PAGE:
soybeans file photo

In this July 30, 2012 file photo, Harry G. Massey of Weldon, Ill., walks a soybean field looking for weeds near Weldon, Ill.

Associated Press archives

Healthy soybeans were supposed to save the agricultural sector this summer as Wisconsin farmers tried to salvage a withering corn crop during a nasty drought. But the soybeans have been ravaged by a drought-driven pest and are expected to fare even worse than corn, experts say.

State soybean production has been forecast to drop 18 percent to 60.5 million bushels, according to a report from the Wisconsin office of the National Agriculture Statistics Service (NASS).

The report also is predicting a yield of 36 bushels per acre, a 21.7 percent drop from last year.

State corn production is expected to drop 12 percent to 455 million bushels. The report is estimating a yield of 132 bushels an acre, a drop of 15.3 percent.

"There was a lot of hope pinned on (soybeans). Nobody expected them to be great, but they were hoping they'd be pretty good," said Gene Schriefer, agriculture agent for the Iowa County UW-Extension. "We certainly aren't going to have a banner year. They could look better."

Joe Speich, an agronomist for Landmark Cooperative Services, said soybeans have been damaged by the drought and an infestation of pesky two-spot spider mites. The miniscule web-spinning arthropods love to feast on soybeans in dry conditions, and insecticides are sometimes ineffective.

"It was a nasty one-two punch," Speich said. "We had a phenomenal number of spider mites. There were some fields that were decimated."

Agronomists have said the average corn yield on Madison-area farms will be much lower than the state forecast while Schriefer expects the soybean yield in the area to be close to the state forecast.

"We get about 55 (bushels an acre) in the county in a normal year," Schriefer said of soybean yields. "If we get 36 to 40, that would be less than normal but not awful. ... So they won't be as bad as corn (in this area) but not as good as they hoped."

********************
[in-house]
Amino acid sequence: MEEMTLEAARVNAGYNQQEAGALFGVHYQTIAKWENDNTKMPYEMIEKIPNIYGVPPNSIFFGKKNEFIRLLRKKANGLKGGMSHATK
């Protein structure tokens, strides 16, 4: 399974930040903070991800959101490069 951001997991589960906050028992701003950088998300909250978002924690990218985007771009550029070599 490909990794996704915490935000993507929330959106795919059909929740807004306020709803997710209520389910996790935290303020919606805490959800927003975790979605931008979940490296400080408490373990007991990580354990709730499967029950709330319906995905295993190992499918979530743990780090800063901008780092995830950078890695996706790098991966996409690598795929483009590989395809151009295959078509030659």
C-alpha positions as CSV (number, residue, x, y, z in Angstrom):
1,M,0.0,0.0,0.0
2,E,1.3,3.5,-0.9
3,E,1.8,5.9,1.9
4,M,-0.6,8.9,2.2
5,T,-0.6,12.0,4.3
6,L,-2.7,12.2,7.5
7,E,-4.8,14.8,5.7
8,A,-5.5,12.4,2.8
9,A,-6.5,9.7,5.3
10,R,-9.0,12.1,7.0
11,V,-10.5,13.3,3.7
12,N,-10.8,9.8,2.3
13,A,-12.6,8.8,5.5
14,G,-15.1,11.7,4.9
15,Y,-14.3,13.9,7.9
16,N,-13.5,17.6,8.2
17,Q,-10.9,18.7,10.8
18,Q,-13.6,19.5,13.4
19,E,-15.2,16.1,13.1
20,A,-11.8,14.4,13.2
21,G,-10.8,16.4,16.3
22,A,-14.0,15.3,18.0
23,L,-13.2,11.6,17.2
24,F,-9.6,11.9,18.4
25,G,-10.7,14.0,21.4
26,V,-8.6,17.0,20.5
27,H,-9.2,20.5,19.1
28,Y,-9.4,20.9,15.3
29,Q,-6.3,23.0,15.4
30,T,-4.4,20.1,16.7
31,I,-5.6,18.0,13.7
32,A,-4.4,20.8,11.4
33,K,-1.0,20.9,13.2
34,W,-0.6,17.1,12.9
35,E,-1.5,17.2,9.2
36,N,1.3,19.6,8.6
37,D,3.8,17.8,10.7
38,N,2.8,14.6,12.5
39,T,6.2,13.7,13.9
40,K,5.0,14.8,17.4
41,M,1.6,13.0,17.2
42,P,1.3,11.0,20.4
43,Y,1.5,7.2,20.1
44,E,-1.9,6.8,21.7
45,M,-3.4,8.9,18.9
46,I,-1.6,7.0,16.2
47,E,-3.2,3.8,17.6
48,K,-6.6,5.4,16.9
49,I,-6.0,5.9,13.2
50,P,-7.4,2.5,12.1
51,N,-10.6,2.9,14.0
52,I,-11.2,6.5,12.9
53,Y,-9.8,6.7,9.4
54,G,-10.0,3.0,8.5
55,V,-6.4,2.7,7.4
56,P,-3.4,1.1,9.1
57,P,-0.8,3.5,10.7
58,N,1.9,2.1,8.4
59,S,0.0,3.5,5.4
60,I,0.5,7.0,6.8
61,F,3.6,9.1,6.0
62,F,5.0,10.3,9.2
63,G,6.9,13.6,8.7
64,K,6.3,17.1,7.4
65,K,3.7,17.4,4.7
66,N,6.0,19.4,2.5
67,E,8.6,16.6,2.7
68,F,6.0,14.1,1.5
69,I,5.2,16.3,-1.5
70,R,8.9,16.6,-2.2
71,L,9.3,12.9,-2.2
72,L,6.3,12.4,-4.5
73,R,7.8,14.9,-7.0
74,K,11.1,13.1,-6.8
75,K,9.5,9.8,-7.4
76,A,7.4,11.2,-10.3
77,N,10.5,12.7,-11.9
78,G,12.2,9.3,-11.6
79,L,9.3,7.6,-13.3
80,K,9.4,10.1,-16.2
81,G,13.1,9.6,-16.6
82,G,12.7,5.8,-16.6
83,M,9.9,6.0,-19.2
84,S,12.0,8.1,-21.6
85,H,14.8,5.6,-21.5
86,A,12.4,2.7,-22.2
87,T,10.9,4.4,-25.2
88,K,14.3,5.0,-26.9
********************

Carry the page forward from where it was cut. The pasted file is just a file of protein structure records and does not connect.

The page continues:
Meantime, the dry alfalfa yield in Wisconsin is expected to drop 17.9 percent to 2.3 tons per acre, the NASS report said. Production is expected to reach 2.3 million tons, a drop of 28 percent from last year in part because 150,000 fewer acres are being harvested.

The oats yield is expected to be 56 bushels per acre, a drop of 9.7 percent. State production is forecast for 6,720 million bushels, a drop of 5.6 percent.

Winter wheat brought the most positive news as its yield is estimated to rise 10.8 percent to 72 bushels per acre. However, the production forecast is for 18 million bushels, a drop of 17.3 percent, because 85,000 fewer acres are being harvested this year.

Most of those acres were planted this spring with corn and soybeans by farmers who wanted to take advantage of higher prices for those two commodoties. The NASS report estimates that 130,000 more acres of corn, 80,000 more acres of soybeans and 5,000 more acres of oats were planted in the state this year.

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